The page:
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Being dean a 'creative time' for Stephen Elliott

Dr. Elliott steered the Faculty of Education through productive, yet challenging years – and now looks forward to having time to paint.

Stephen Elliott is a visual artist, but he learned his business sense from his father, who taught business and finance and was an industrial engineer for Chrysler earlier in his career. At Chrysler, it was his father's job to find the most efficient ways to do things on the factory floor.

“He would routinely do time studies, measuring how fast specific tasks were being completed. He’d bring that home with him and create games for me and my siblings, such as fastening bolts to a matrix,” says Dr. Elliott. “He would time us completing the tasks, and take his findings back to work. These activities left me with a great interest in making things, being creative in my approach and doing things the best and most efficient way possible.”

It’s this philosophy of doing things efficiently, and creatively, that served him well in his position of dean in the Faculty of Education, a post he held for the past five and a half years and left last month, making way for incoming Dean Rebecca Luce-Kapler.

Stephen Elliott – seen with his painting, Still Life with Lemon, Pepper, and three Kittys – stepped down from his position as dean of the Faculty of Education last month.

Dr. Elliott likens his work as dean to a performance arts piece – pulling disparate parts together in a meaningful way to create a meaningful thing.

“Most of what I did as dean I learned in art school,” says Dr. Elliott, who earned his BFA from Queen’s in 1979, studying printmaking and later working as a master printmaker for noted artists such as André Biéler. “Bringing things together, shaping them — it’s been a great job for me, being dean. I’ve worked with wonderful faculty and staff.”

Dr. Elliott has steered the faculty through productive, yet challenging years. The faculty faces different challenges than other faculties, he explains, because the province regulates enrolment, tuition and program, and recently mandated the change in structure to undergraduate degrees in education from one year to two. Students in the Consecutive Education program now take four successive semesters, beginning in May and ending in August of the following year.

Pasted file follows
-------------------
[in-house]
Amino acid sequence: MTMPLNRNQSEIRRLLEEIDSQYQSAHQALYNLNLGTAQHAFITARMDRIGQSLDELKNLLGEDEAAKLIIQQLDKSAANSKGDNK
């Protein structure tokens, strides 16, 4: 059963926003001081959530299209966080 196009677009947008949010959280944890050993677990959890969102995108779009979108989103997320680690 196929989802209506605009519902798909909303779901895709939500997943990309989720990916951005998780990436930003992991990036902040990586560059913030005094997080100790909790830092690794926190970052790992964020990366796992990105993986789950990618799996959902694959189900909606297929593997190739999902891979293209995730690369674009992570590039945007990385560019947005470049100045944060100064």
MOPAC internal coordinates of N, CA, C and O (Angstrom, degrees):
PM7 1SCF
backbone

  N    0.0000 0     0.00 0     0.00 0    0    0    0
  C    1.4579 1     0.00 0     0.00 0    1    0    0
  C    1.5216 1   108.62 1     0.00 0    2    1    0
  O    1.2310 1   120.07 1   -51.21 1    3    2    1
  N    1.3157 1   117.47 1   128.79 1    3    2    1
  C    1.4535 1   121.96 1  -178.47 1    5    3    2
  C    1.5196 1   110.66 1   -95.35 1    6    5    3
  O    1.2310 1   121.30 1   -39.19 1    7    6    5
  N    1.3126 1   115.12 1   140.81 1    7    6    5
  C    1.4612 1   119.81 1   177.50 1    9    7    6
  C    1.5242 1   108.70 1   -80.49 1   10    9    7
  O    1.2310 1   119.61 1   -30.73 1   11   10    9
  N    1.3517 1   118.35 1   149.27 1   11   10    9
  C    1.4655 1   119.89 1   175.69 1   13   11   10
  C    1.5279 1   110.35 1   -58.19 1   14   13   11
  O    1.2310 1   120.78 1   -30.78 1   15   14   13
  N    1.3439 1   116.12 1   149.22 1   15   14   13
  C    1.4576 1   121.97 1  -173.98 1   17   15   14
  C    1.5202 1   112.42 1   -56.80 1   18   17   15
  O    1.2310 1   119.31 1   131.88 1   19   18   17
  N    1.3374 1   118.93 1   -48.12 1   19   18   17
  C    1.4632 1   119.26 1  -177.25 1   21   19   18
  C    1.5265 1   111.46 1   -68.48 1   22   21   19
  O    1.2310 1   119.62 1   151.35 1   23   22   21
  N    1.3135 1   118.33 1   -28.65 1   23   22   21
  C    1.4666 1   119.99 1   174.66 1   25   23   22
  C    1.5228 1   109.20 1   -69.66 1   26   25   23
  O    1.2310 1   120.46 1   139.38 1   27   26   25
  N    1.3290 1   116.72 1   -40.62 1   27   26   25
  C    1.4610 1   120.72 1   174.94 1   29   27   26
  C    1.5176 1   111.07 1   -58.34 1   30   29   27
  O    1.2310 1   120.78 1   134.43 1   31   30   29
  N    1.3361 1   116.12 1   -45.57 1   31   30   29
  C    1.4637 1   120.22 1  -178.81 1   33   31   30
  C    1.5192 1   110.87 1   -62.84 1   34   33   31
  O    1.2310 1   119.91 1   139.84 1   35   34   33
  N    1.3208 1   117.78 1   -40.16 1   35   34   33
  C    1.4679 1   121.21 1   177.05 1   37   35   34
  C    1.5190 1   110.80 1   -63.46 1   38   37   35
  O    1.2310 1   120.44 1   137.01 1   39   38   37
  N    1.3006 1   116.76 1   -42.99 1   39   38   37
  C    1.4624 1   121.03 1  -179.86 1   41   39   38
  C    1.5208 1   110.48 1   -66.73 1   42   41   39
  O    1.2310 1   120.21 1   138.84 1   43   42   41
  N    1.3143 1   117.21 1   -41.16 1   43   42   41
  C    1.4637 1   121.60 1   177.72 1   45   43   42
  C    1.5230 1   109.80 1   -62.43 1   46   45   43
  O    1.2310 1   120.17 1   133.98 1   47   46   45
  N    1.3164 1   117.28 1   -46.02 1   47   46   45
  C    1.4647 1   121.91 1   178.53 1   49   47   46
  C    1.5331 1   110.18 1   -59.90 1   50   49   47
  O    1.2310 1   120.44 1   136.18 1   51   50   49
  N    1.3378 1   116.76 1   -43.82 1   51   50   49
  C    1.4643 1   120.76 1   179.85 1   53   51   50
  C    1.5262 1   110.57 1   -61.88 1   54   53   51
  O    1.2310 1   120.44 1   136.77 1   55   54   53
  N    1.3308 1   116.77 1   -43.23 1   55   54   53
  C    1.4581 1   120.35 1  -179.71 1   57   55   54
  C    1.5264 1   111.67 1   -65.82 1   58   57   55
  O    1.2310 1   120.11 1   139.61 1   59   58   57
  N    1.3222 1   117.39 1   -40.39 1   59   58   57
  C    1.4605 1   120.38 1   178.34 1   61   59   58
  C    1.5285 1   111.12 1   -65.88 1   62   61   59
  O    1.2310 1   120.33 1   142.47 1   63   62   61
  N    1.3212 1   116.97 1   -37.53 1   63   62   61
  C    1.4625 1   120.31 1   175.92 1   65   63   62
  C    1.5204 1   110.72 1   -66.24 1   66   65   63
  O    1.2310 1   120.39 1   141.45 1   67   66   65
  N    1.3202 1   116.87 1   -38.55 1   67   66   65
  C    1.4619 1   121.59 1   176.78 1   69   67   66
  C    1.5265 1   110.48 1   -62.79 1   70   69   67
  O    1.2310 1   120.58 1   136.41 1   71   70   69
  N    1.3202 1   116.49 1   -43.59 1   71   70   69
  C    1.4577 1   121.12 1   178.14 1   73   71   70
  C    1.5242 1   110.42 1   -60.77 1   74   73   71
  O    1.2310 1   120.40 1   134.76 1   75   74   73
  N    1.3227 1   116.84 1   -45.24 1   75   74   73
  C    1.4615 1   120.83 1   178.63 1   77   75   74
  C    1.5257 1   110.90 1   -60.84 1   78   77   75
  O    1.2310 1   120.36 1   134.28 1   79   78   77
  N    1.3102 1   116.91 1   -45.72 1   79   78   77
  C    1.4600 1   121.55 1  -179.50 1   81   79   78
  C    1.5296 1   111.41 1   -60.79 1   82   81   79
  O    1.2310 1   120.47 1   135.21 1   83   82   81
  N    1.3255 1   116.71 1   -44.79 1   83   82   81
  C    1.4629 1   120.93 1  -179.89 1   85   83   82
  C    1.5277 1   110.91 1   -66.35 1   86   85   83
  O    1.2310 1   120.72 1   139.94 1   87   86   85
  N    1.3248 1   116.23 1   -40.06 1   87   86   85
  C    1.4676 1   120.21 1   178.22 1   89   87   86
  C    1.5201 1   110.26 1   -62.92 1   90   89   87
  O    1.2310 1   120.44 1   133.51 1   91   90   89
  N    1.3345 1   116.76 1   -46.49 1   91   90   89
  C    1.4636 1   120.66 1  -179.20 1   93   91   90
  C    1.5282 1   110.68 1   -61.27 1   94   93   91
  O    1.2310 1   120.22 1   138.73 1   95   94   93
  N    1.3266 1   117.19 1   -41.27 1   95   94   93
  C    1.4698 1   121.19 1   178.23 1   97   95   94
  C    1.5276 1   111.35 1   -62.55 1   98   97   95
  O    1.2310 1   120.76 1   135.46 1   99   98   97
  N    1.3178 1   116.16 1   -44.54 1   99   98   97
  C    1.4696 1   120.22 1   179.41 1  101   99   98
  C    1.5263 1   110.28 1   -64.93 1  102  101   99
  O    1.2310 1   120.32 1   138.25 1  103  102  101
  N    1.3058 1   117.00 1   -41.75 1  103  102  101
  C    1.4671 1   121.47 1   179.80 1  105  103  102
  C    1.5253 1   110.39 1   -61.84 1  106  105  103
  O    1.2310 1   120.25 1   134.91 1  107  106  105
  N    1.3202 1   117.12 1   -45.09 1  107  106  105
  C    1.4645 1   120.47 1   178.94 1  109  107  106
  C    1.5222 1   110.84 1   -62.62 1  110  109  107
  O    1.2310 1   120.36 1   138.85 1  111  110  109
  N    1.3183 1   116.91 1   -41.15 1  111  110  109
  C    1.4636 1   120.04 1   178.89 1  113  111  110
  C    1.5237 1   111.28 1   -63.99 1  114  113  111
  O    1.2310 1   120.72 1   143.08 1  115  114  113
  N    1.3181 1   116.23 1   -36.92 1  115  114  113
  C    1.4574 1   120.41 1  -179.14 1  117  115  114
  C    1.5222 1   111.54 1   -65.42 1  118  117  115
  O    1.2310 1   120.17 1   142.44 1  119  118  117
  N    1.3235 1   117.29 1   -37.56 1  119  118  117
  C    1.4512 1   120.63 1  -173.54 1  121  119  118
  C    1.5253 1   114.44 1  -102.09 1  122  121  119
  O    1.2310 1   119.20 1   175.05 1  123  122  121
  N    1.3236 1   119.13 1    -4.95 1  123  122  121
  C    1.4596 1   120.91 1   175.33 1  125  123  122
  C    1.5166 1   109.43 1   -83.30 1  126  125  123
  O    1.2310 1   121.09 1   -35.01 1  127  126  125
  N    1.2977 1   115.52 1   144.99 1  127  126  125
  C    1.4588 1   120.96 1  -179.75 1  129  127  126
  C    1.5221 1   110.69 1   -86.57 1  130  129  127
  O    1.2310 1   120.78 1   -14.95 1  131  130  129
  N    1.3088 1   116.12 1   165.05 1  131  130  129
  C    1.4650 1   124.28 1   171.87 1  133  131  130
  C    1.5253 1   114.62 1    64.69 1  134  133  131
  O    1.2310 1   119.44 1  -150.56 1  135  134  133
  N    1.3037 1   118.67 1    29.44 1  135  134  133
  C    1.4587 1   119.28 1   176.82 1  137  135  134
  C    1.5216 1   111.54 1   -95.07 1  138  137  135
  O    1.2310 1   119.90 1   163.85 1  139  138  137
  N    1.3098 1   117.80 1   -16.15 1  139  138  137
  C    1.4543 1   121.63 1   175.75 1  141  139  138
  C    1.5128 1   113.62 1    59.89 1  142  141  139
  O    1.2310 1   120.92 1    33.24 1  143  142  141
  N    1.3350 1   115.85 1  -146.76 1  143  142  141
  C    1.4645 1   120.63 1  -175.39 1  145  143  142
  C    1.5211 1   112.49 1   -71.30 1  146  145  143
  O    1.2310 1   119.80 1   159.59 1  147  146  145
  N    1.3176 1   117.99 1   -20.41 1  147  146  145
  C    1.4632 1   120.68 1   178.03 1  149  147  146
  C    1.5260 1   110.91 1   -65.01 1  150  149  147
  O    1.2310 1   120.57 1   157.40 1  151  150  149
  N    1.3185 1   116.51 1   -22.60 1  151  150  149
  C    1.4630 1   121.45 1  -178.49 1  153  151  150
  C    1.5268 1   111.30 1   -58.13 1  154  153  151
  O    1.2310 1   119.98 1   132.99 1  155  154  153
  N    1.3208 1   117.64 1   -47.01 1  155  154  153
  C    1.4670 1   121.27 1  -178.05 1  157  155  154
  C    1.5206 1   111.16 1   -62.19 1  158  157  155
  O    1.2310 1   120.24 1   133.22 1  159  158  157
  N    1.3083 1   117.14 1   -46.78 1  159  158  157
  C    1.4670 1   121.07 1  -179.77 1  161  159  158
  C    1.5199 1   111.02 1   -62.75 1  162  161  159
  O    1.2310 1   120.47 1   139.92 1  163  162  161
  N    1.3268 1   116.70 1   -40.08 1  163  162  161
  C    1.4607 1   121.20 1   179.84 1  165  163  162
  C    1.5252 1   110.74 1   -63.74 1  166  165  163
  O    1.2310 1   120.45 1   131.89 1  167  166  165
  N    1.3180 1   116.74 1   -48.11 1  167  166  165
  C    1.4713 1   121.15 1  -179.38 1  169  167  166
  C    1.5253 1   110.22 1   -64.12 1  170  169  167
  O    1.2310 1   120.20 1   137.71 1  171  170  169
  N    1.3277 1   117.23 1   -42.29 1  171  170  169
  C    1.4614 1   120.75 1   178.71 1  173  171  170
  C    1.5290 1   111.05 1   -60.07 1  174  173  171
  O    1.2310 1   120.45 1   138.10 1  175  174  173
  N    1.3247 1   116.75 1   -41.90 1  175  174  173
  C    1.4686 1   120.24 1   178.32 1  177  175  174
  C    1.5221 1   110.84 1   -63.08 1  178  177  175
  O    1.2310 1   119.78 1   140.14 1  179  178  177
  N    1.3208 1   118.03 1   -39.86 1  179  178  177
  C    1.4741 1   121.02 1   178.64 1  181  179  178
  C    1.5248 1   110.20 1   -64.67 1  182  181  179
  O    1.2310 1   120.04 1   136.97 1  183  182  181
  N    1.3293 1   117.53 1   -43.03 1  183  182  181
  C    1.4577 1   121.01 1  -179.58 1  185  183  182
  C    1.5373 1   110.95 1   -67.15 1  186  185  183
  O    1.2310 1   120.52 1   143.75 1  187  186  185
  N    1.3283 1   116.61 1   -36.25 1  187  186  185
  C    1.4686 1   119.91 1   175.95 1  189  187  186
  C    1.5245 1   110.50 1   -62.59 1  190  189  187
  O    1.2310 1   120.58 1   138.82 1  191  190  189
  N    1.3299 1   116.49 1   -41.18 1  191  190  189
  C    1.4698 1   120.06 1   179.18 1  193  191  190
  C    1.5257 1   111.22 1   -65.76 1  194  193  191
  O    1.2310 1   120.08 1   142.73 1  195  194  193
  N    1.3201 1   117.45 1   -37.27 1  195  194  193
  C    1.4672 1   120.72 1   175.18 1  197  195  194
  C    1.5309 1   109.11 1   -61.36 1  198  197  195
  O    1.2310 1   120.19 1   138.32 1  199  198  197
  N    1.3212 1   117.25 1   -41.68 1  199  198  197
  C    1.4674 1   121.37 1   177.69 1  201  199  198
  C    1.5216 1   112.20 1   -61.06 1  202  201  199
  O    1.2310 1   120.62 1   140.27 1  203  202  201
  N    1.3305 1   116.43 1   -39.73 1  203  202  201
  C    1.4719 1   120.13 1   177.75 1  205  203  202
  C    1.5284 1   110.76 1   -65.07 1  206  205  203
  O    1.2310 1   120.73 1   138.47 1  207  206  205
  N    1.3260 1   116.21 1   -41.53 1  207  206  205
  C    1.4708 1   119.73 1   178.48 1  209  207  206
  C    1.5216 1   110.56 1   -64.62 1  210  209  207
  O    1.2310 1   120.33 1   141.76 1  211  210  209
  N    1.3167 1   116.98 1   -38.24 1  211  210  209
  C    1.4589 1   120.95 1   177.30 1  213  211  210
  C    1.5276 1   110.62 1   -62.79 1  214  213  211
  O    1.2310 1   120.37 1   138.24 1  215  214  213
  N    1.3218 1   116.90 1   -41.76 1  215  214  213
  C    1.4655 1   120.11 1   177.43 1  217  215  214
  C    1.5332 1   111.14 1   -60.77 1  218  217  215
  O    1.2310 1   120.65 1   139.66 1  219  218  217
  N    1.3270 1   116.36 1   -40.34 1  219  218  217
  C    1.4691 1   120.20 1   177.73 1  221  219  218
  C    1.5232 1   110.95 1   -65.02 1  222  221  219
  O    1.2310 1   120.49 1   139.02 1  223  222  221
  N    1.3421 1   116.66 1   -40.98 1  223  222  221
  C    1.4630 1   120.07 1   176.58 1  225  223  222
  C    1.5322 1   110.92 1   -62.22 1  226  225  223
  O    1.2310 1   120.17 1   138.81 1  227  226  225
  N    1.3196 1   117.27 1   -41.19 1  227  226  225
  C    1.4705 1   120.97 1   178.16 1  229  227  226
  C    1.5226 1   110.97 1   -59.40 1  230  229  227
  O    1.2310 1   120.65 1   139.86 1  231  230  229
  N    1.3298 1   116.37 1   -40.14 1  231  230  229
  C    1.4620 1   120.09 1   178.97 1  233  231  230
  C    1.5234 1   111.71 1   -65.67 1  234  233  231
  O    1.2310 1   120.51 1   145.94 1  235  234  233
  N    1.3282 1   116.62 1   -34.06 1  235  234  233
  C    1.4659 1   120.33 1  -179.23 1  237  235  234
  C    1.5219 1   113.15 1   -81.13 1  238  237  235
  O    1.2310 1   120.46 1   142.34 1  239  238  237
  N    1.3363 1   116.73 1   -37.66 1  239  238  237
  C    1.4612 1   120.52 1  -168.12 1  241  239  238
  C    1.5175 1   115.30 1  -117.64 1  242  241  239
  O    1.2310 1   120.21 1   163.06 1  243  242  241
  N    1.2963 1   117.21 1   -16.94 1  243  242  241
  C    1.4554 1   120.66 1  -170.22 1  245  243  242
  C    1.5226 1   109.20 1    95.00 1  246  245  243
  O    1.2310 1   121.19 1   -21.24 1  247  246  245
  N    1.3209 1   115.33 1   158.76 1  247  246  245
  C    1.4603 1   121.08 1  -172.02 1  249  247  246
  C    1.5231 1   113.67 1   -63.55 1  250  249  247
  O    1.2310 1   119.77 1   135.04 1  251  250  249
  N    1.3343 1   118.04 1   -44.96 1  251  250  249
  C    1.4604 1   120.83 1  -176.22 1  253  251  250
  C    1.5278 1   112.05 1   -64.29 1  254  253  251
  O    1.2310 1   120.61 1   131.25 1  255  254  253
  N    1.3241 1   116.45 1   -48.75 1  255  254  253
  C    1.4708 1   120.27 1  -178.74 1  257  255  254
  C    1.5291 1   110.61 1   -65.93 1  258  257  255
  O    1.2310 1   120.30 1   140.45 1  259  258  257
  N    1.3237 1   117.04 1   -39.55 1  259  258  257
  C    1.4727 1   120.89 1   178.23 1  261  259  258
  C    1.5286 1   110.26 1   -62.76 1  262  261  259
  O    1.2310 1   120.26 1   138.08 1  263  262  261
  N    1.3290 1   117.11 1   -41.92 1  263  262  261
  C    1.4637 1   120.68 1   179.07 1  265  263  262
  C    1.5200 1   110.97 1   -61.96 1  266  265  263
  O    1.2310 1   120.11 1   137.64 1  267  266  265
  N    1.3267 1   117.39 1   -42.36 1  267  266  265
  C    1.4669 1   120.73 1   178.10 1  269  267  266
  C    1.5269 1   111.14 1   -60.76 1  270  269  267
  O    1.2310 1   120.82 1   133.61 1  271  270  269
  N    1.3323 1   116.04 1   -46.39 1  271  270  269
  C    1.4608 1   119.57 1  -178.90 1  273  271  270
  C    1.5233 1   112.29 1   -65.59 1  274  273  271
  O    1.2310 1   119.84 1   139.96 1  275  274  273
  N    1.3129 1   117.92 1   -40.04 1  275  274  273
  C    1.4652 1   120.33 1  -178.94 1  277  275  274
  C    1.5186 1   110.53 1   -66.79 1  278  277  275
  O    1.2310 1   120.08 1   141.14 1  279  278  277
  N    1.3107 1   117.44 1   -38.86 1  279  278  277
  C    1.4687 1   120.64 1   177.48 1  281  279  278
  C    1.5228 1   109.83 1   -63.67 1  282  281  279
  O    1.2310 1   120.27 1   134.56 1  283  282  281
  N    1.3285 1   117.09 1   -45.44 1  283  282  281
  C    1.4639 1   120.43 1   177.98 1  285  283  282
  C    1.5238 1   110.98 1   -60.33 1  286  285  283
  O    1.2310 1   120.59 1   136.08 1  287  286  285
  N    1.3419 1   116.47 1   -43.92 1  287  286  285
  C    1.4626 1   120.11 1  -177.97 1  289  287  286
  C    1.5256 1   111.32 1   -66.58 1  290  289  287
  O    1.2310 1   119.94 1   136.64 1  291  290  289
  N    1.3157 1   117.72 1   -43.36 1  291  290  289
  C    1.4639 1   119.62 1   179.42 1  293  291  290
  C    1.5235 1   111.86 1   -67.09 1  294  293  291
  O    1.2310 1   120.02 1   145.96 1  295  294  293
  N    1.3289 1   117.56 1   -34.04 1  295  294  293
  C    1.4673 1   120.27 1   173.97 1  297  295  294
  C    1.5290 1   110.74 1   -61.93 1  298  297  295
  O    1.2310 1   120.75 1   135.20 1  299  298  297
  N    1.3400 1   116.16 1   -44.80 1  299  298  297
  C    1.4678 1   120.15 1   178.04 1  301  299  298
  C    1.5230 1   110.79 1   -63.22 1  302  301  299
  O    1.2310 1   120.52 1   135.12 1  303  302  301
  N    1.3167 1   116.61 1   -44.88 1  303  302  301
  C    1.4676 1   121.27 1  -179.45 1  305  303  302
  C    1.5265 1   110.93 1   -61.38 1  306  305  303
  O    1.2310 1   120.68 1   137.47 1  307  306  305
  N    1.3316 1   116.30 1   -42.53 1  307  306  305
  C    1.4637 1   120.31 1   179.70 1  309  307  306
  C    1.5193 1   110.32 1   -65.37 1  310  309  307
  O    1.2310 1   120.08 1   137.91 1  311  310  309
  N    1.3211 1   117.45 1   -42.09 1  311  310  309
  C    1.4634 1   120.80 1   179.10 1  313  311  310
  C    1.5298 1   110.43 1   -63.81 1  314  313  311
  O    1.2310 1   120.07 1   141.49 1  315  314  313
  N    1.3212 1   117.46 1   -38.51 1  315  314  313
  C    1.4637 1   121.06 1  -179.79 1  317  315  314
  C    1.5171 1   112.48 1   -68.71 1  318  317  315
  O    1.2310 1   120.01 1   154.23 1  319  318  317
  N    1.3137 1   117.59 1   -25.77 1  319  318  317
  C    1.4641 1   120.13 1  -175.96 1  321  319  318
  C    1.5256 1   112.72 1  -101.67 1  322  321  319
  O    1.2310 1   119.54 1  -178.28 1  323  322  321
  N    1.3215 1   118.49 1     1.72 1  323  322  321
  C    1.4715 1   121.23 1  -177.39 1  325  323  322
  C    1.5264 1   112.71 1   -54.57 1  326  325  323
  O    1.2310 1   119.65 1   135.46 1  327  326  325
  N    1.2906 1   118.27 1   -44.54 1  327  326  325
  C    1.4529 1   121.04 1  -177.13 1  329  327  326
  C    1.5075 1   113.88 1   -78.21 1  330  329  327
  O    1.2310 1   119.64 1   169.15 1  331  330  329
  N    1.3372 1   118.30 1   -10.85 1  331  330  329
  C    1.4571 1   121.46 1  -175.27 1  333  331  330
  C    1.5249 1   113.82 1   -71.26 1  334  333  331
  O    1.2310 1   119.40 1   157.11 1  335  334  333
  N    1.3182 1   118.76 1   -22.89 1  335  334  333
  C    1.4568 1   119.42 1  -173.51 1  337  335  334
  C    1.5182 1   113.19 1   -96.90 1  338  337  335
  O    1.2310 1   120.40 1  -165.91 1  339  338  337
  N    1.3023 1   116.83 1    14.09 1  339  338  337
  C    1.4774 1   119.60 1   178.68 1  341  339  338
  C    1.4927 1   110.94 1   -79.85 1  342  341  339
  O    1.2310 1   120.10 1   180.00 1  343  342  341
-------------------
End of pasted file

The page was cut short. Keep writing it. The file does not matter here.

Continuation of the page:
“This new program has just begun, but we think it’s going to be great. Most other programs in the province have the break over the summer, but ours is intensive and puts students into the workforce a full eight months before other programs in the province. It’s really intensive – it drives the experience deeper into their souls.”

In addition to the changes in the BEd program, Dr. Elliott is also proud of the new online master’s program the faculty offers.

Dr. Elliott never expected to work in administration. After his BFA, he worked as a printmaker for a fine art publisher in Toronto and went on to complete a BEd at Queen’s, leading to a career as a high school art teacher. He received his MEd from Queen’s and a decade later finished a PhD in art in education from Concordia University.

After teaching in Gananoque for several years, Dr. Elliott came to Queen’s as a professor in 1989. He became the coordinator of the Art in Community Education (ACE) program, and infused the program with his passion for nurturing the arts in education and in the greater community. While teaching in ACE, he often urged students to go into education administration, because the arts are often underrepresented and not well understood in schools.

“Artists are too busy to waste time in meetings,” he says. “But students need the opportunity to think divergently, differently, and the arts do that. We nurture that.”

In the end, Dr. Elliott, while urging students to pursue administrative roles, was encouraged to do the same himself. A student asked him, at one point, what he was doing in terms of administration. While he always served on committees and boards, he hadn’t actively pursued an administrative position. As he opened himself to the idea, the position of associate dean of undergraduate studies at Queen’s became available. He put his name in, spent one and a half years in that role before taking on the deanship.

“I’ve really enjoyed the experience of being dean. It’s been a creative time for me,” says Dr. Elliott, who continued to teach in the ACE program while leading the faculty. “We have the best programs in the province, and moving forward I think the faculty is in a strong position, with excellent people to lead it.”

Next for Dr. Elliott is a return to painting. He’ll clean out his home studio and see what comes up. The last painting he did before becoming dean used to hang in his office in Duncan McArthur Hall. It’s a still life — a whimsical image of a dog and a table, with a wispy plant sitting in a glass.

While he’s still a systems-oriented, forward-thinking taskmaster (thanks to his father), he’s looking forward to having the headspace to paint, and to taking a more relaxed approach to his art and life. “I hope I become more playful as I get older,” he says, smiling.

 

 

 

 

Familiar face to helm Faculty of Education

Queen’s University recently announced the appointment of Rebecca Luce-Kapler as Dean of the Faculty of Education for a five-year term effective July 1, 2015.